Mary Jane Wright

1826–1861 (Age 35)
Stapleford, Leicestershire, England

The Life of Mary Jane

When Mary Jane Wright was born in 1826, in Stapleford, Leicestershire, England, United Kingdom, her father, William Wright, was 44 and her mother, Sarah, was 25. She married William Turville about 1852. They were the parents of at least 3 sons and 2 daughters. She lived in Pickwell, Leicestershire, England, United Kingdom in 1841 and Somerby, Leicestershire, England, United Kingdom in 1851. She died in 1861, in Beaver Dam, Dodge, Wisconsin, United States, at the age of 35.

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Family Time Line

William Turville
Mary Jane Wright
Marriage: about 1852
John William Turville
Ann Turville
Henry Turville
Frances L Turville
George Henry Turville

Spouse and Children

about 1852


Parents and Siblings

    William Wright







    Edward Wright


World Events (7)


Age 4

Eclectic Period (Art and Antiques).
1833 · The Factory Act Restricts Child Labor

Age 7

The Factory Act restricted the hours women and children could work in textile mills. No child under the age of 9 were allowed to work, and children ages 9-13 could not work longer than 9 hours per day. Children up to the age of 13 were required to receive at least two hours of schooling, six days per week.
1836 · Remember the Alamo

Age 10

Being a monumental event in the Texas Revolution, The Battle of the Alamo was a thirteen-day battle at the Alamo Mission near San Antonio. In the early morning of the final battle, the Mexican Army advanced on the Alamo. Quickly being overrun, the Texian Soldiers quickly withdrew inside the building. The battle has often been overshadowed by events from the Mexican–American War, But the Alamo gradually became known as a national battle site and later named an official Texas State Shrine.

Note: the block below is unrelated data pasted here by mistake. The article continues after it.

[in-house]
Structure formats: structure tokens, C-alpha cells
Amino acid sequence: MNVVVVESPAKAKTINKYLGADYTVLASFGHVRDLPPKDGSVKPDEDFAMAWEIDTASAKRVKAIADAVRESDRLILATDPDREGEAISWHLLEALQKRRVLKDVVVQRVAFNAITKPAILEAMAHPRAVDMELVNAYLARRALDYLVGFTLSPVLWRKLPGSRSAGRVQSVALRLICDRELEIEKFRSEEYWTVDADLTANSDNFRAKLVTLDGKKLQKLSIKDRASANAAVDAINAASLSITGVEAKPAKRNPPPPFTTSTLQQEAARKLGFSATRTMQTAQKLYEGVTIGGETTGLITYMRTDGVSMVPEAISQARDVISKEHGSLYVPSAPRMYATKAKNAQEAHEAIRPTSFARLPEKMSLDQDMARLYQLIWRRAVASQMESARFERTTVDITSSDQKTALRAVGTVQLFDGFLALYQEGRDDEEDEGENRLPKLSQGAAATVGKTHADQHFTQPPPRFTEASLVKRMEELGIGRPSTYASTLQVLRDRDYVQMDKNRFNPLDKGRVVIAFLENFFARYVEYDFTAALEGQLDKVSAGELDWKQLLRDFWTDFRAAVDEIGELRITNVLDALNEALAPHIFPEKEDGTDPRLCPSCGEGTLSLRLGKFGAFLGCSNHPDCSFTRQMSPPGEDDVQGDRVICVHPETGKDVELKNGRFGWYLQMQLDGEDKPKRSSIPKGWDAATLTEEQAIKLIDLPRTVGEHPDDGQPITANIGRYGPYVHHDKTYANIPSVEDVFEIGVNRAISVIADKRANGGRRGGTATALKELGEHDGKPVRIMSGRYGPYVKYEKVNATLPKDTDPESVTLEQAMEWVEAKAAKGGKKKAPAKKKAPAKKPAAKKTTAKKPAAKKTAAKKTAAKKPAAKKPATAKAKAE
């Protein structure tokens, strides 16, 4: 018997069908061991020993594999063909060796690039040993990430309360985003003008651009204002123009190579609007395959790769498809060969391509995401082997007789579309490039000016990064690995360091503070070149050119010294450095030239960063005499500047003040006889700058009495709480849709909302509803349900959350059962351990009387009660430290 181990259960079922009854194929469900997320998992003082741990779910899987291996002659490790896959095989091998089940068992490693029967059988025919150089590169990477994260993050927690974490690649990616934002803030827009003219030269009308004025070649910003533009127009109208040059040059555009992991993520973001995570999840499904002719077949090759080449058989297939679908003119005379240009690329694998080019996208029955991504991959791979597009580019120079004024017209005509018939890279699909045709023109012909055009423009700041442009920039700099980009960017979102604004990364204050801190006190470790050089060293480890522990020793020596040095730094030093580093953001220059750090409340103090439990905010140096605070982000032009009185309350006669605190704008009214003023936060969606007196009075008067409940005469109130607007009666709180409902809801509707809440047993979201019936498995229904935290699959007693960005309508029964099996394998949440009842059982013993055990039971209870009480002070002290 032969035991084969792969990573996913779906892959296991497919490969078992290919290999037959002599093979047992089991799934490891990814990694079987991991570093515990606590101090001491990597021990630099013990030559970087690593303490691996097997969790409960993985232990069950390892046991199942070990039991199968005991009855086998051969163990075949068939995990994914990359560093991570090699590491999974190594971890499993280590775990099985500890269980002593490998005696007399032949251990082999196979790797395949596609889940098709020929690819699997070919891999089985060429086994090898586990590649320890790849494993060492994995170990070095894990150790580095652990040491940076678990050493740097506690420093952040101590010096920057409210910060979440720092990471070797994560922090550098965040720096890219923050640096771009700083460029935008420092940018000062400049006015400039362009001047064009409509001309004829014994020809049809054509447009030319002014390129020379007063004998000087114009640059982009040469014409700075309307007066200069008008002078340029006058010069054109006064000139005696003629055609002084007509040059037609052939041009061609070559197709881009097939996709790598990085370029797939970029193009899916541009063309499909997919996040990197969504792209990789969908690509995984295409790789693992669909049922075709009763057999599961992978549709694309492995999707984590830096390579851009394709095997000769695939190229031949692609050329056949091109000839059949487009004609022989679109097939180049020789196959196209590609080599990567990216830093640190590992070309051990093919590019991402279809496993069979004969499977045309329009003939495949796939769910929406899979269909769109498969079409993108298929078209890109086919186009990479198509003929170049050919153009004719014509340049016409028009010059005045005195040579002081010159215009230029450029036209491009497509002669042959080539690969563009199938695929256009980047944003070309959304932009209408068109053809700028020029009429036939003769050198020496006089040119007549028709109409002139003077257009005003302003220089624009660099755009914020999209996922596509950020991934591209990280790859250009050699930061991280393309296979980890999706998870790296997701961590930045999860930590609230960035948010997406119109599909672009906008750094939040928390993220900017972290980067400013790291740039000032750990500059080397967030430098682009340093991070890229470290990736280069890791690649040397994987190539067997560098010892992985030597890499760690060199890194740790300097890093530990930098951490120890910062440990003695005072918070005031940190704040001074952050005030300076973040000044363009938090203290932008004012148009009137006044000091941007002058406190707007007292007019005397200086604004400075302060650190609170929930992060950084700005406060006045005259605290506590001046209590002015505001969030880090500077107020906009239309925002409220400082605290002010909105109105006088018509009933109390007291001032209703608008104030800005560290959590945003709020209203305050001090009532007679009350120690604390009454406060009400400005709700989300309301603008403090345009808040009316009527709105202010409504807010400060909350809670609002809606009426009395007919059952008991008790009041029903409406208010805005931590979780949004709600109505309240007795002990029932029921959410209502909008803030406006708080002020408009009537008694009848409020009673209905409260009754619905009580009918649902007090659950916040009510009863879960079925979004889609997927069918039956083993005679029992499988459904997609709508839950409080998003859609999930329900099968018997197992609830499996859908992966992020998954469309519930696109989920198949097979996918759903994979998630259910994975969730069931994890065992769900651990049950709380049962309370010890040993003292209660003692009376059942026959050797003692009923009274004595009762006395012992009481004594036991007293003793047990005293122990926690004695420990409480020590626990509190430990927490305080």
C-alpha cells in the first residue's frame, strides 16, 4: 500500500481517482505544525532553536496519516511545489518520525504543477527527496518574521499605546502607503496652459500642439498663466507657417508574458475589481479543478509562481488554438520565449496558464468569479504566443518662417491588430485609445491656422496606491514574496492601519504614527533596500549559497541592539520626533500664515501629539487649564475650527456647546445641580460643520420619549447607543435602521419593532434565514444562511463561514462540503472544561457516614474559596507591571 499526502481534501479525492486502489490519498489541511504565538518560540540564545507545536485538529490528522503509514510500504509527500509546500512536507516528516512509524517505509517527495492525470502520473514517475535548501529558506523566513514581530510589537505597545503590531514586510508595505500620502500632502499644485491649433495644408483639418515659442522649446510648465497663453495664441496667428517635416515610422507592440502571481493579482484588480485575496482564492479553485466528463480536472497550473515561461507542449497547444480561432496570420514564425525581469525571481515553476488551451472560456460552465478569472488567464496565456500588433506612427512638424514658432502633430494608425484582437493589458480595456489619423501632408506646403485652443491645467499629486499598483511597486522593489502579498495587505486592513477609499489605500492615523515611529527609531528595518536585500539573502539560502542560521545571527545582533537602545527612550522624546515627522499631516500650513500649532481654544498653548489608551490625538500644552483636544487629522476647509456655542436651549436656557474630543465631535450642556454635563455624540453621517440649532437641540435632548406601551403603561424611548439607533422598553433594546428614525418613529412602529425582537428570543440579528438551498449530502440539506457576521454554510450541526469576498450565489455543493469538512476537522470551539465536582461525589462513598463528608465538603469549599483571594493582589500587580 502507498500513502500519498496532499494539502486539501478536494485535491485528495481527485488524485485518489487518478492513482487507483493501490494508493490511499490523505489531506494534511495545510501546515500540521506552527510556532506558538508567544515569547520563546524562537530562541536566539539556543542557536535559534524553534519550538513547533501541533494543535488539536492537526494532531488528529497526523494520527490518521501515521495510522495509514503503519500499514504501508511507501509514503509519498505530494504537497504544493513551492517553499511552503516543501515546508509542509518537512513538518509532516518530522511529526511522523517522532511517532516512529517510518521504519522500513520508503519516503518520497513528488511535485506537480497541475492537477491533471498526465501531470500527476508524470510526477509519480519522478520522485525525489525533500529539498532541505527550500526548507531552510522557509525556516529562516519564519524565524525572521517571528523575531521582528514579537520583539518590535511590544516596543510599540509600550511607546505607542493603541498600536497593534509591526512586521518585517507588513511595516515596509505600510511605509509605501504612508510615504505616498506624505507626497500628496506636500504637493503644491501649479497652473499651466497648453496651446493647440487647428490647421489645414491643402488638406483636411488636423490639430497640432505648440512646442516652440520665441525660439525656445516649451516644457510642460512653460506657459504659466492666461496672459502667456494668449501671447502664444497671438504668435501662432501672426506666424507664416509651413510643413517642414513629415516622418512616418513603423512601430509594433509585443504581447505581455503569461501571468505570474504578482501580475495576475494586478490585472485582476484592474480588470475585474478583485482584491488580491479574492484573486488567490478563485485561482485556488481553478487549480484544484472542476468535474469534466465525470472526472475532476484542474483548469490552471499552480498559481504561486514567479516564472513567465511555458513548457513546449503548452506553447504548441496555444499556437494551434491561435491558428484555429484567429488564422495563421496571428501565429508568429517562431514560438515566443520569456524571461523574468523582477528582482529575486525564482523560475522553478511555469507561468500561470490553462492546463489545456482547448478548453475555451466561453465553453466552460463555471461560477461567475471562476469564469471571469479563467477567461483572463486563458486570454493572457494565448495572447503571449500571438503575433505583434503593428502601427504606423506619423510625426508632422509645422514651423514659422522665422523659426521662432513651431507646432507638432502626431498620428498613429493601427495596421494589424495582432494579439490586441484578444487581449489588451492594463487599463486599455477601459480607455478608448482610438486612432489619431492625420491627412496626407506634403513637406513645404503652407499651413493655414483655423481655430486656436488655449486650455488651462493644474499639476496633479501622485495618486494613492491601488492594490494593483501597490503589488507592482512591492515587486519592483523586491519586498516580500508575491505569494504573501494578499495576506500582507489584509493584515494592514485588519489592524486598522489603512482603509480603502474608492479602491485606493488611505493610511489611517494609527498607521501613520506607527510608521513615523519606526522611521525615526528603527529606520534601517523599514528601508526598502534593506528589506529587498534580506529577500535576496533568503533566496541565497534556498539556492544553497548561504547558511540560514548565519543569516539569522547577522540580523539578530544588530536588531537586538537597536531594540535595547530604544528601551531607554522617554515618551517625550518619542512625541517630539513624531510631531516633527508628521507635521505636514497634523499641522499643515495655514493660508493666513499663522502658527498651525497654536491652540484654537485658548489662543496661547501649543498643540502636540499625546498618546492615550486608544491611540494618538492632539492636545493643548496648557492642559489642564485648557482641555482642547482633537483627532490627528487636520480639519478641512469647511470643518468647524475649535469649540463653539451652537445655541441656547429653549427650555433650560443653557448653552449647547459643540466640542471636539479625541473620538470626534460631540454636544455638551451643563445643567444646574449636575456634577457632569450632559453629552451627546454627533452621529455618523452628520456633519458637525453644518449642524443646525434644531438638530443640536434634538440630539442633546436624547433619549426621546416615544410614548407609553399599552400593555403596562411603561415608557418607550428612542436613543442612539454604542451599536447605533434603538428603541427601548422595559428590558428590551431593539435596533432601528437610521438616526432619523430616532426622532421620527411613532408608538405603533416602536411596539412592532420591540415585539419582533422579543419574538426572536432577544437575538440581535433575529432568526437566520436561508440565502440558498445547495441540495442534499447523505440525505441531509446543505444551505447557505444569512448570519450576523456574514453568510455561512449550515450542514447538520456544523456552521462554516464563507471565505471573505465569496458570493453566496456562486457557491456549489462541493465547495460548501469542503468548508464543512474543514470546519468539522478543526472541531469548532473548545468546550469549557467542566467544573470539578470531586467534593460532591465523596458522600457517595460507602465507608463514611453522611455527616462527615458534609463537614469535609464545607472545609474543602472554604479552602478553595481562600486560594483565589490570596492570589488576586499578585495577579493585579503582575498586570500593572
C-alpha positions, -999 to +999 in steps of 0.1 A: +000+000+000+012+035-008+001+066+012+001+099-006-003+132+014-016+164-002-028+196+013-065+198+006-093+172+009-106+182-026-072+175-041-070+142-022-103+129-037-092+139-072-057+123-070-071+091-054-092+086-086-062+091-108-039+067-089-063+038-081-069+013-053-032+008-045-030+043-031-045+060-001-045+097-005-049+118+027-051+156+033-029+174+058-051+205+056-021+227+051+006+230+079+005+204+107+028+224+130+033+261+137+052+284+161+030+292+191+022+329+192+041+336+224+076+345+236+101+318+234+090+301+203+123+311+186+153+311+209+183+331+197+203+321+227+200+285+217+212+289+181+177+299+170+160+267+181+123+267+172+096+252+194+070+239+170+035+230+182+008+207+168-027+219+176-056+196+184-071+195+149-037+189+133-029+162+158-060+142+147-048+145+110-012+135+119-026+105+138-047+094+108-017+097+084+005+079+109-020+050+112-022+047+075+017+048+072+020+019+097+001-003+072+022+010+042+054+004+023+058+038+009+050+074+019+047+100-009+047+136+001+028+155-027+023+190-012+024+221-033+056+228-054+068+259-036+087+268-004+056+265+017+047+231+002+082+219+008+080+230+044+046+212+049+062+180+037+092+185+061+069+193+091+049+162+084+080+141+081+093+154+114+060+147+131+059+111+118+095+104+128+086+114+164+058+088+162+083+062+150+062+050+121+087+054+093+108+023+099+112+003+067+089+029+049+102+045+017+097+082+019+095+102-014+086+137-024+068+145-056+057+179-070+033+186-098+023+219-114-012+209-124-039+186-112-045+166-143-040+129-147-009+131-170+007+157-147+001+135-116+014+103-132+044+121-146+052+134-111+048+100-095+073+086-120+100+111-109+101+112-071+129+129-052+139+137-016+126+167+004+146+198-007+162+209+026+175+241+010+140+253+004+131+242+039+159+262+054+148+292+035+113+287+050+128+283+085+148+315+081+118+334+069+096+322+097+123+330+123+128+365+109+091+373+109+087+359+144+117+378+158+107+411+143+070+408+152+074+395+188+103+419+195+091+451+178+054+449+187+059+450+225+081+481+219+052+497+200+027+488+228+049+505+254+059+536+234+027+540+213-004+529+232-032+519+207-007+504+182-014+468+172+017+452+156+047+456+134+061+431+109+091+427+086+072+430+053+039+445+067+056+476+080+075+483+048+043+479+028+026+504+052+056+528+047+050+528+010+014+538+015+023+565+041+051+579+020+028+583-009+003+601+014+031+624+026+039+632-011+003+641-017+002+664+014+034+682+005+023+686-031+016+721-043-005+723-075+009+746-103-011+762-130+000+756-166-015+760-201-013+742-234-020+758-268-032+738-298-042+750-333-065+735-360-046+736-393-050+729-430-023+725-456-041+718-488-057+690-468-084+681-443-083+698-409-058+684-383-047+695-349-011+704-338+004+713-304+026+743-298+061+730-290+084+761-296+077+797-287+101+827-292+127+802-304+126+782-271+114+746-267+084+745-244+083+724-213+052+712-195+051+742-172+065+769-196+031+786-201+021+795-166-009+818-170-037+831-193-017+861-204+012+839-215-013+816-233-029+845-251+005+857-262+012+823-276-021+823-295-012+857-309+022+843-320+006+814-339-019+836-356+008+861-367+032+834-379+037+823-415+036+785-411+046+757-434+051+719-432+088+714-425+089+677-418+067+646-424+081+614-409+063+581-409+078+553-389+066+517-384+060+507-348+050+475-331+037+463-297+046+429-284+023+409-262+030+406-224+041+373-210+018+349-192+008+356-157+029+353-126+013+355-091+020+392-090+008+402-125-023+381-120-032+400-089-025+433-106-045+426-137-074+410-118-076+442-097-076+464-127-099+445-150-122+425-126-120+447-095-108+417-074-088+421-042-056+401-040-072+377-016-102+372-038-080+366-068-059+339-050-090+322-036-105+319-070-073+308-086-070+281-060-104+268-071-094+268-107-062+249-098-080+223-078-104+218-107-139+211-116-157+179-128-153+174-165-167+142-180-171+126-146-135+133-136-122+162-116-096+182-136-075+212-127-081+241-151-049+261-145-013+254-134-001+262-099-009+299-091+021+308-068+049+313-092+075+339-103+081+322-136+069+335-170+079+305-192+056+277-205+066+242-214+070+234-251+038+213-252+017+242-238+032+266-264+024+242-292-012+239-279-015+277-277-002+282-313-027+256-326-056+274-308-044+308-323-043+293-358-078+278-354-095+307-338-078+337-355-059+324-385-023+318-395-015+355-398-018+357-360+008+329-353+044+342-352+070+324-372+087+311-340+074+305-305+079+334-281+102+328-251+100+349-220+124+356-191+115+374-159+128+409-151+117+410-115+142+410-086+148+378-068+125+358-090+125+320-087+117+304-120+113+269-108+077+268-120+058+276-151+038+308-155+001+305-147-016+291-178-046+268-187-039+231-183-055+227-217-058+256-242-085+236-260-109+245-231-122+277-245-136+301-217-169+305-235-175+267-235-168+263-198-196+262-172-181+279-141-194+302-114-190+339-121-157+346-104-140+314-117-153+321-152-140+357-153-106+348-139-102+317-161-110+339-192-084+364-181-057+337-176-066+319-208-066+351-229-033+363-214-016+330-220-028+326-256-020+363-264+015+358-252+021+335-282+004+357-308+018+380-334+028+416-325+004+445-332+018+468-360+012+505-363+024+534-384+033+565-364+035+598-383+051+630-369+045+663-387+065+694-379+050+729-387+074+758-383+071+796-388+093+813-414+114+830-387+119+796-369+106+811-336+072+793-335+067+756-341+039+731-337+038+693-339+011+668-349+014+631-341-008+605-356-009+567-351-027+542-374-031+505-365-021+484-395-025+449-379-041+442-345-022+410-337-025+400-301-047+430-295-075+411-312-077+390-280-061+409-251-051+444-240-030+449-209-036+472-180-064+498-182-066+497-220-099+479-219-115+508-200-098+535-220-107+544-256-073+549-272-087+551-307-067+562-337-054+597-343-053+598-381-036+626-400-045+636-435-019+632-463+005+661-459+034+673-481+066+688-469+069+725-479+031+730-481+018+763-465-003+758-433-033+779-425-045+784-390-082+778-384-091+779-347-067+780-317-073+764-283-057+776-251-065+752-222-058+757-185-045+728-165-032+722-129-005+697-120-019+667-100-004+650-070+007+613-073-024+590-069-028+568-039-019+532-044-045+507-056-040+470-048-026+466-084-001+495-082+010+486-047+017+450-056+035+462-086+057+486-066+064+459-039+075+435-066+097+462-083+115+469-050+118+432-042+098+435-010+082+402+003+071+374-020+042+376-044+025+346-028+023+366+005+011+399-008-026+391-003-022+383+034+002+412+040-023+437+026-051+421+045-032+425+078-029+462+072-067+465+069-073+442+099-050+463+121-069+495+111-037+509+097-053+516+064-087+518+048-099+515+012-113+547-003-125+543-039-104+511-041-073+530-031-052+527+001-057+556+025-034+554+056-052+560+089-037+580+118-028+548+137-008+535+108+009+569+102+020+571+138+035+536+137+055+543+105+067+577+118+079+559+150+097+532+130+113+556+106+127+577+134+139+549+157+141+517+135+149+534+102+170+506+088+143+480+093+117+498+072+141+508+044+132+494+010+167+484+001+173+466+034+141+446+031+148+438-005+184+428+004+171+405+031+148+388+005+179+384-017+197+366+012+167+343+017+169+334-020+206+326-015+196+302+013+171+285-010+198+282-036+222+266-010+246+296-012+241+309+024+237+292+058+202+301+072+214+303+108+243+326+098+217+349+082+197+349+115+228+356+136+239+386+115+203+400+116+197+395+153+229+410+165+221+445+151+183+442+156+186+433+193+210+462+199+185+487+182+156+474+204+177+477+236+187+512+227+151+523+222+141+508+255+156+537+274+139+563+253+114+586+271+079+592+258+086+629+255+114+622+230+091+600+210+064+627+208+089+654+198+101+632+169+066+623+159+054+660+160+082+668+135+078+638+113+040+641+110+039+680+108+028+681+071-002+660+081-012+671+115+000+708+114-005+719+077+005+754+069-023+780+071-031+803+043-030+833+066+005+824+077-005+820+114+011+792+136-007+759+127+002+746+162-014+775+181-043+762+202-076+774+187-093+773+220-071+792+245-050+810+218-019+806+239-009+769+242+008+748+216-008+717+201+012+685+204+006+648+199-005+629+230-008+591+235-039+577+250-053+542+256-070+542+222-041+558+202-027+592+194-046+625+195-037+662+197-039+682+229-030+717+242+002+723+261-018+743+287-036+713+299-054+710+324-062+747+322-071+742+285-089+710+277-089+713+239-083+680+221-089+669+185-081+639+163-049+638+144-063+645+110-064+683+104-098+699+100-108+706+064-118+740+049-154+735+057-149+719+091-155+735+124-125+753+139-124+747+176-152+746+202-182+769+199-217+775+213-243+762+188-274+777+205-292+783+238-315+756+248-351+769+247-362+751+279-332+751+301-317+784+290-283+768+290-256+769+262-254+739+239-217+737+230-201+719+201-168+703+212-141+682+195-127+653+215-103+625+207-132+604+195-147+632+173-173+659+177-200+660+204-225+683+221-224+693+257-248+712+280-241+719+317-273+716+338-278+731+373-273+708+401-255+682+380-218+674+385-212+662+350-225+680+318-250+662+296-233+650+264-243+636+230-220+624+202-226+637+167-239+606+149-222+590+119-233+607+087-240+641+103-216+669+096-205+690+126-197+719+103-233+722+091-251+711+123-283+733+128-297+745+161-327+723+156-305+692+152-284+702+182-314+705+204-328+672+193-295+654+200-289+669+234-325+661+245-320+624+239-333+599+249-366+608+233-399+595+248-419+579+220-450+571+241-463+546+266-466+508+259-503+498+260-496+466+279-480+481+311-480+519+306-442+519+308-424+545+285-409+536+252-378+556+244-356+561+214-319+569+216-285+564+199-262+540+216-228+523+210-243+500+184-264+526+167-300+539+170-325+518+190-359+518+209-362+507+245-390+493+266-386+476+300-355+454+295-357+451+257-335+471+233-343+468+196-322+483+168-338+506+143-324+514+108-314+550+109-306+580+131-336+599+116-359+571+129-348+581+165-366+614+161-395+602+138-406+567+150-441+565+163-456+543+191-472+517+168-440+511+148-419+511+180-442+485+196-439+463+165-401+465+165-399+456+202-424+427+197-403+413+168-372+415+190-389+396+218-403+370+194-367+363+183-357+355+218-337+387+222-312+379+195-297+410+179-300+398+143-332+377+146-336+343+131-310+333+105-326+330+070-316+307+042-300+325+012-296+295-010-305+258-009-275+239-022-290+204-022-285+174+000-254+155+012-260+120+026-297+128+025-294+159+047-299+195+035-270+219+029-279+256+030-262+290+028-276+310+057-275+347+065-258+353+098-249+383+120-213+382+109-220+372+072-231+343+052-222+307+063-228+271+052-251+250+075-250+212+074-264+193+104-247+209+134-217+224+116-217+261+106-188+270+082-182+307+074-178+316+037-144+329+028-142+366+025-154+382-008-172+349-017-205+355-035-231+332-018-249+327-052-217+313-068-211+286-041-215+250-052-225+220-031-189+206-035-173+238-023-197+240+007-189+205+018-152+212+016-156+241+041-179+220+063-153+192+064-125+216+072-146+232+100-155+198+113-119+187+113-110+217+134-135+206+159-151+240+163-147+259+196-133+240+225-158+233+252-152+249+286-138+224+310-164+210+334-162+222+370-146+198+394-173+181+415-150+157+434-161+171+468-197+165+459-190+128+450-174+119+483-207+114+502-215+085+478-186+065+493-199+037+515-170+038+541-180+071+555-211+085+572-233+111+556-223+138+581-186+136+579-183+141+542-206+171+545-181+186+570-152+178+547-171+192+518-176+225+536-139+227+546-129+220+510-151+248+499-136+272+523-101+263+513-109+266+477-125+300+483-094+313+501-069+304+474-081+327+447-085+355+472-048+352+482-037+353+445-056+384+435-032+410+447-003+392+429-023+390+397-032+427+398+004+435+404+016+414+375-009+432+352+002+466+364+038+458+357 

Name Meaning

1 English, Scottish, and northern Irish: occupational name for a maker of machinery, mostly in wood, of any of a wide range of kinds, from Old English wyrhta, wryhta ‘craftsman’ (a derivative of wyrcan ‘to work or make’). The term is found in various combinations (for example, Cartwright and Wainwright ), but when used in isolation it generally referred to a builder of windmills or watermills.2 Common New England Americanized form of French Le Droit, a nickname for an upright person, a man of probity, from Old French droit ‘right’, in which there has been confusion between the homophones right and wright.

Dictionary of American Family Names © Patrick Hanks 2003, 2006.

Possible Related Names

Sources (3)

  • Mary Jane Turville in household of William Turville, "United States Census, 1860"
  • Mary Jane Turvill in household of William Turvill, "England and Wales Census, 1851"
  • Mary Jane Wright in household of William Wright, "England and Wales Census, 1841"

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